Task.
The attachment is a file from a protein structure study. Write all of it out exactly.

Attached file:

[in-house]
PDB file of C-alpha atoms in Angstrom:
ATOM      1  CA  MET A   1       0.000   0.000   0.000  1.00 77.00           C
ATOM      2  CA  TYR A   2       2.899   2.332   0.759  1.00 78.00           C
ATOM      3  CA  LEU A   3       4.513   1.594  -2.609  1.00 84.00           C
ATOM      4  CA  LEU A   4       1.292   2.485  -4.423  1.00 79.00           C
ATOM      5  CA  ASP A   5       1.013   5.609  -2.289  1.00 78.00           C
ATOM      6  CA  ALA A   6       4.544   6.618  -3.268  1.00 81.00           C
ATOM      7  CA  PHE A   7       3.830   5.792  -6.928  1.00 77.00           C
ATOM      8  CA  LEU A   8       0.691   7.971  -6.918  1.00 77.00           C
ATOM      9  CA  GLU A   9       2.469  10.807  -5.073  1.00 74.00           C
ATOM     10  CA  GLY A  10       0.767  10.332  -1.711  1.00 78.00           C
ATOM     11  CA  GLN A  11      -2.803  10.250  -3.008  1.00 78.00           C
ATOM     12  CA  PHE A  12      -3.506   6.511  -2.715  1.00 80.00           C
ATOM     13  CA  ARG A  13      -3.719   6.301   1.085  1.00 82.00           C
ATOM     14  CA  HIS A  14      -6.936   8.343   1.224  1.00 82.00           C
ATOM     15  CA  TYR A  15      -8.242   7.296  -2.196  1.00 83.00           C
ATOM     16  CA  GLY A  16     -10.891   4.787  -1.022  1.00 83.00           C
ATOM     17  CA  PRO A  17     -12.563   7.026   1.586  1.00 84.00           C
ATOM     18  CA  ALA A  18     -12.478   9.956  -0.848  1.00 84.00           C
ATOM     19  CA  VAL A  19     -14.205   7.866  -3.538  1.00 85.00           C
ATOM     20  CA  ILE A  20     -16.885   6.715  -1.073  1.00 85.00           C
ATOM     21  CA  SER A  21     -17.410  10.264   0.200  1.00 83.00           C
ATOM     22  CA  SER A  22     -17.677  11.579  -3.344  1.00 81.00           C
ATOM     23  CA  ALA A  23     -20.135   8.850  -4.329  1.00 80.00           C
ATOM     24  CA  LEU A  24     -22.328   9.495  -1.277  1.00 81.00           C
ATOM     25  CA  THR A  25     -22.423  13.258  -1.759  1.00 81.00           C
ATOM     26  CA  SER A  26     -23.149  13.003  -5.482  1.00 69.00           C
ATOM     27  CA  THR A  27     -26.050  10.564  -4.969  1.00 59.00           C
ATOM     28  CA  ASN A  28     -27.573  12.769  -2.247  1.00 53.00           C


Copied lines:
[in-house]
PDB file of C-alpha atoms in Angstrom:
ATOM      1  CA  MET A   1       0.000   0.000   0.000  1.00 77.00           C
ATOM      2  CA  TYR A   2       2.899   2.332   0.759  1.00 78.00           C
ATOM      3  CA  LEU A   3       4.513   1.594  -2.609  1.00 84.00           C
ATOM      4  CA  LEU A   4       1.292   2.485  -4.423  1.00 79.00           C
ATOM      5  CA  ASP A   5       1.013   5.609  -2.289  1.00 78.00           C
ATOM      6  CA  ALA A   6       4.544   6.618  -3.268  1.00 81.00           C
ATOM      7  CA  PHE A   7       3.830   5.792  -6.928  1.00 77.00           C
ATOM      8  CA  LEU A   8       0.691   7.971  -6.918  1.00 77.00           C
ATOM      9  CA  GLU A   9       2.469  10.807  -5.073  1.00 74.00           C
ATOM     10  CA  GLY A  10       0.767  10.332  -1.711  1.00 78.00           C
ATOM     11  CA  GLN A  11      -2.803  10.250  -3.008  1.00 78.00           C
ATOM     12  CA  PHE A  12      -3.506   6.511  -2.715  1.00 80.00           C
ATOM     13  CA  ARG A  13      -3.719   6.301   1.085  1.00 82.00           C
ATOM     14  CA  HIS A  14      -6.936   8.343   1.224  1.00 82.00           C
ATOM     15  CA  TYR A  15      -8.242   7.296  -2.196  1.00 83.00           C
ATOM     16  CA  GLY A  16     -10.891   4.787  -1.022  1.00 83.00           C
ATOM     17  CA  PRO A  17     -12.563   7.026   1.586  1.00 84.00           C
ATOM     18  CA  ALA A  18     -12.478   9.956  -0.848  1.00 84.00           C
ATOM     19  CA  VAL A  19     -14.205   7.866  -3.538  1.00 85.00           C
ATOM     20  CA  ILE A  20     -16.885   6.715  -1.073  1.00 85.00           C
ATOM     21  CA  SER A  21     -17.410  10.264   0.200  1.00 83.00           C
ATOM     22  CA  SER A  22     -17.677  11.579  -3.344  1.00 81.00           C
ATOM     23  CA  ALA A  23     -20.135   8.850  -4.329  1.00 80.00           C
ATOM     24  CA  LEU A  24     -22.328   9.495  -1.277  1.00 81.00           C
ATOM     25  CA  THR A  25     -22.423  13.258  -1.759  1.00 81.00           C
ATOM     26  CA  SER A  26     -23.149  13.003  -5.482  1.00 69.00           C
ATOM     27  CA  THR A  27     -26.050  10.564  -4.969  1.00 59.00           C
ATOM     28  CA  ASN A  28     -27.573  12.769  -2.247  1.00 53.00           C